| MIMAROPA5 Provinces * Occidental Mindoro * Oriental Mindoro * Marinduque * Romblon * Palawan2 Cities * Calapan City * Puerto Princesa City| Overview of MIMAROPA Region
MIMAROPA is one of the busiest regions in terms of tourism, cornering more than its fair share of the total number of tourists that visit the country. The region is home to Palawan’s serene tropical beauty as well as Puerto Galera’s beautiful sunsets and vibrant party scene. Tourists who are looking for a rich dose of history and religion flock to Marinduque, the country’s Lenten capital, where the famous Moriones festival is held every year. Divers from all over the world seek the marine wonders of Occidental Mindoro’s Apo Reef. Mountain climbers will delight in exploring the challenging terrains of Romblon’s Mt. Guiting- Guiting, as well as the province’s unexplored and unspoiled beaches. The region’s economy relies mostly on agriculture, fishing and ecotourism, making it one of the strongest in the country. MIMAROPA is one of the Philippine’s top producers of rice, banana, coconut, mango, cashew, papaya and cassava, which are included among the country’s top export products. The region is the second top fish producer in the country, and its output makes up almost 14% of the Philippine’s total produce annually from 2002-2004. MIMAROPA also ranks as the second top producer of seaweeds, representing 21% of the country’s total output. Region IV-B consists of five provinces:
* Occidental MIndoro- The Marine Wonderland
* Oriental MIndoro - Beautiful Bountiful
* MArinduque - Beyond Moriones
* ROmblon - Islands of Gem and Charm
* PAlawan - The Philippines' Last Frontier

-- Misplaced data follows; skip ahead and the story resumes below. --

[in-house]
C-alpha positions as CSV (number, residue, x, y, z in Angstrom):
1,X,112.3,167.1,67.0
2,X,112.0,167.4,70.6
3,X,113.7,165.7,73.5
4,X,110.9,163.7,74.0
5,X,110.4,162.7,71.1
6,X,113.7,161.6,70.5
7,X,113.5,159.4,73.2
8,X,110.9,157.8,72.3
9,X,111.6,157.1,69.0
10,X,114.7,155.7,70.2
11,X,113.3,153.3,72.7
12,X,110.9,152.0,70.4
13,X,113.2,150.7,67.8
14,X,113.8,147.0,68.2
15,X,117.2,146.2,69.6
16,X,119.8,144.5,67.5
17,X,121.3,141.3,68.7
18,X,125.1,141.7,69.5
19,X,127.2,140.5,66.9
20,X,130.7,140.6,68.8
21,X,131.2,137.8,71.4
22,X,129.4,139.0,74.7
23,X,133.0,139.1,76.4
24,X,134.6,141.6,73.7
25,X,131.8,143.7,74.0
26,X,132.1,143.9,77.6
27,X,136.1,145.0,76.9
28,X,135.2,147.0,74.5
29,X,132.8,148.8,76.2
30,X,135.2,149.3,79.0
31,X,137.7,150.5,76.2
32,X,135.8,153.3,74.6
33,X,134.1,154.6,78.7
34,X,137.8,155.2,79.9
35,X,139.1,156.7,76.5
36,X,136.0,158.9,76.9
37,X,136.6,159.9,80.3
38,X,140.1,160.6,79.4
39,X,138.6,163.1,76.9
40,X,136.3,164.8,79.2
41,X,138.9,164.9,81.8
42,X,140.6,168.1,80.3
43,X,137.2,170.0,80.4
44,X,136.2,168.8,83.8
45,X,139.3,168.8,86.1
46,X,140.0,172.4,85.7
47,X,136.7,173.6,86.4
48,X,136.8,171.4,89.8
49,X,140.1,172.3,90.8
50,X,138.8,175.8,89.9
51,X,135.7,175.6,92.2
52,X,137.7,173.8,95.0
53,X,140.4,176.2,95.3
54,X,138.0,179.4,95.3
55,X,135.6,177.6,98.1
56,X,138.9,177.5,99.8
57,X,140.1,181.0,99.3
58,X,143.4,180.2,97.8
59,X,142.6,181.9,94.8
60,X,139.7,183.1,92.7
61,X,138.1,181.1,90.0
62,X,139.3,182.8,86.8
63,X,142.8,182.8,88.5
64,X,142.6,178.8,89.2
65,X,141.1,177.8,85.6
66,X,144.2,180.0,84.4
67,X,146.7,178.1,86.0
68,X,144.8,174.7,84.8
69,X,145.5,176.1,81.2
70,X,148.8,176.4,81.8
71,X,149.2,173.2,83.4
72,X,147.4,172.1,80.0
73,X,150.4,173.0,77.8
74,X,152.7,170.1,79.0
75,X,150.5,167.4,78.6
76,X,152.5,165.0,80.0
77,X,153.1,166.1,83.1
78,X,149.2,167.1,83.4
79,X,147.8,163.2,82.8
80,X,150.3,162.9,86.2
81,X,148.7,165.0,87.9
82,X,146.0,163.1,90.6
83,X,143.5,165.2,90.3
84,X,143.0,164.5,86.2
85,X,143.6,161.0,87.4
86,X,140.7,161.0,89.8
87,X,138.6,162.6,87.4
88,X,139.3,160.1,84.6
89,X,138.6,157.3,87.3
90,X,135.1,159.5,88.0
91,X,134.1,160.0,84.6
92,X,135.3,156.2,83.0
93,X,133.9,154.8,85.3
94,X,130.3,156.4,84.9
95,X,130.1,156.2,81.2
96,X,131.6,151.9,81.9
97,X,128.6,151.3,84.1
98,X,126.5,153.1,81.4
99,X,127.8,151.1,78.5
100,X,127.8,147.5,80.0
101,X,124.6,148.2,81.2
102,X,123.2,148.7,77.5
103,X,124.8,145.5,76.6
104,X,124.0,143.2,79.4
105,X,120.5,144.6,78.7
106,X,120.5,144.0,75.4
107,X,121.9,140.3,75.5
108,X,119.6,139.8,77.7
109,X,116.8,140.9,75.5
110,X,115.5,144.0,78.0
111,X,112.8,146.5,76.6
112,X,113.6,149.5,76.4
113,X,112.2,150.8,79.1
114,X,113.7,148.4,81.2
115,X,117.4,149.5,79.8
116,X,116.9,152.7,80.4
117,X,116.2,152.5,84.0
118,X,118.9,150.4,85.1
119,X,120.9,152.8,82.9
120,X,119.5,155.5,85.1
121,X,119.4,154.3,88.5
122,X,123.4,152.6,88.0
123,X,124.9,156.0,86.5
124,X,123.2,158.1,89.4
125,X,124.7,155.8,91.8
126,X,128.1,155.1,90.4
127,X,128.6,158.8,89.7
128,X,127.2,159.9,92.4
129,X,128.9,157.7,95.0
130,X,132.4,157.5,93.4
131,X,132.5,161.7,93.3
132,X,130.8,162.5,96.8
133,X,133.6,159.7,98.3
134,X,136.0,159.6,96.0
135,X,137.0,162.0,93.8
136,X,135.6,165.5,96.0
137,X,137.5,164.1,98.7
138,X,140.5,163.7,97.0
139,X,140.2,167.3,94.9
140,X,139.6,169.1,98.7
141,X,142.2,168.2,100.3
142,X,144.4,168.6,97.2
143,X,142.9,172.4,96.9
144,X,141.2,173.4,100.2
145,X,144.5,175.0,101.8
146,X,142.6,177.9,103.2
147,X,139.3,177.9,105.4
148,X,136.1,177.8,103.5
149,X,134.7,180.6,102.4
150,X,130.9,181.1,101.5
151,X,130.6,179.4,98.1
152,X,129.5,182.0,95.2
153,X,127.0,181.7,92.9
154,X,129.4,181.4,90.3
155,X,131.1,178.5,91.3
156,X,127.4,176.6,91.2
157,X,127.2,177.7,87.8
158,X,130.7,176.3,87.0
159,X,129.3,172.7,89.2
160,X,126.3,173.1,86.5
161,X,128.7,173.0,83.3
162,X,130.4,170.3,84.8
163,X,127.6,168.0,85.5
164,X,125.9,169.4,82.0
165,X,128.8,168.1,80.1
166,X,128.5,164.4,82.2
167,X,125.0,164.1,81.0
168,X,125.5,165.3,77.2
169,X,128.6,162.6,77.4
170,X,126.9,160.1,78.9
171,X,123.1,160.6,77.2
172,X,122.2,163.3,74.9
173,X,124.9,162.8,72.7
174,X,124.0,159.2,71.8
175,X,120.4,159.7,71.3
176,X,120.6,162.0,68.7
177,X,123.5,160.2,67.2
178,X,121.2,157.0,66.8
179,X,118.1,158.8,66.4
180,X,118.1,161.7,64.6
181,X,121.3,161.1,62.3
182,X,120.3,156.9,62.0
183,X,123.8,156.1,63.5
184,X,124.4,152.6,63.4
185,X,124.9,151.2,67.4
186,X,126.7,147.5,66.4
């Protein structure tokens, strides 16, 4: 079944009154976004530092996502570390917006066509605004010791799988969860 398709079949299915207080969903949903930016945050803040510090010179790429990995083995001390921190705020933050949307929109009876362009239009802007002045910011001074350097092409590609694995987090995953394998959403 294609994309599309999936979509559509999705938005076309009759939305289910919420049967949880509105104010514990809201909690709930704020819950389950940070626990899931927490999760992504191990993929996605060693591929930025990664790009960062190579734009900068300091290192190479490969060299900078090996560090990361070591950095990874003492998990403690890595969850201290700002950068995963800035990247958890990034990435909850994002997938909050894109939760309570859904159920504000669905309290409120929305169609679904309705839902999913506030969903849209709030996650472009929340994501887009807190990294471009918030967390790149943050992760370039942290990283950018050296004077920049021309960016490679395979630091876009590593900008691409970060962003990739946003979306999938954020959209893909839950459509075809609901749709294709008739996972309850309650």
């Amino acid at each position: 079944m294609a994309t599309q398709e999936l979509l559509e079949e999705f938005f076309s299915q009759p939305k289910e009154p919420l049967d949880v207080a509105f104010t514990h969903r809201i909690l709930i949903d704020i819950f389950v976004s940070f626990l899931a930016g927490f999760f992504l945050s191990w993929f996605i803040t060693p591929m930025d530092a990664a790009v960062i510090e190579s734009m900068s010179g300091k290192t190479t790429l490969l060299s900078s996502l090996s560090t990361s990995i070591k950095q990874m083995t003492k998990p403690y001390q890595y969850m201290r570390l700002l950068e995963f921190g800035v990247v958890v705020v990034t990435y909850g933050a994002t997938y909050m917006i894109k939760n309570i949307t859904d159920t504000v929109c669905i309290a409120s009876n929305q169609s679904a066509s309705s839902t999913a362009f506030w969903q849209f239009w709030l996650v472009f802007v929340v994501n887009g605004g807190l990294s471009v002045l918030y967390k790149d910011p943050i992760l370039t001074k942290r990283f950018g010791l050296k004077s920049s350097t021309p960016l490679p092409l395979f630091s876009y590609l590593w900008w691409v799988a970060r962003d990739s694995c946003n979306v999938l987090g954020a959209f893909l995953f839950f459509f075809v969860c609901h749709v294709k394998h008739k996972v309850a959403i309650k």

Occidental Mindoro is a province of the Philippines located in the MIMAROPA region in Luzon. "Home of the Indigenous Mangyans". Its capital is Mamburao and occupies the western half of the island of Mindoro, on the west by Apo East Pass, and on the south by the Mindoro Strait; Oriental Mindoro is at the eastern half. The South China Sea is to the west of the province and Palawan is located to the southwest, across Mindoro Strait. Batangas is to the north, separated by the Verde Island Passage. The present Occidental Mindoro is an agricultural area devoted to the production of food. It 's economic base is rice production (Oryza sativa culture), a Philippine staple crop. It is the leading activity and source of seasonal employment in the province, participated in by almost 80 per cent of the population, including children. Wet land or lowland rice is a rainy season crop, being heavily dependent on water, and therefore produced from July (planting season) to October (harvest season). Tobacco, onions, garlic and vegetables are rather grown during the dry season (November to May)since they are not water-intensive crops, and require longer photoperiodicity. Rice, corn, onions, garlic, salt, fishes(both wild water and cultured) are some of the relatively significant surpluses produced in the province in exportable quantities. Mangoes, cashew nuts, cooking bananas (saba) and some other fruits grown in upland orchards are among the other exports of Occidental Mindoro that have traditionally contributed to its income. Peanuts are also comfortably grown in some parts of the province, as well as cassava, sweet potatoes, ginger and other minor cultivars. Forest resources include timber and minerals, among them gold, copper, silver, chrome, and non-metallic minerals such as lime for making cement, and greenstones for ornaments. Timber groups include many species of hardwoods, such as mahogany, and other types of trees in high demand for durability. There are no large industries in the province. The government is the biggest employer, absorbing most of the off-farm labor force. The local electric cooperative, Occidental Mindoro Electric Cooperative(OMECO), is the biggest employer in the private sector, with nearly 150...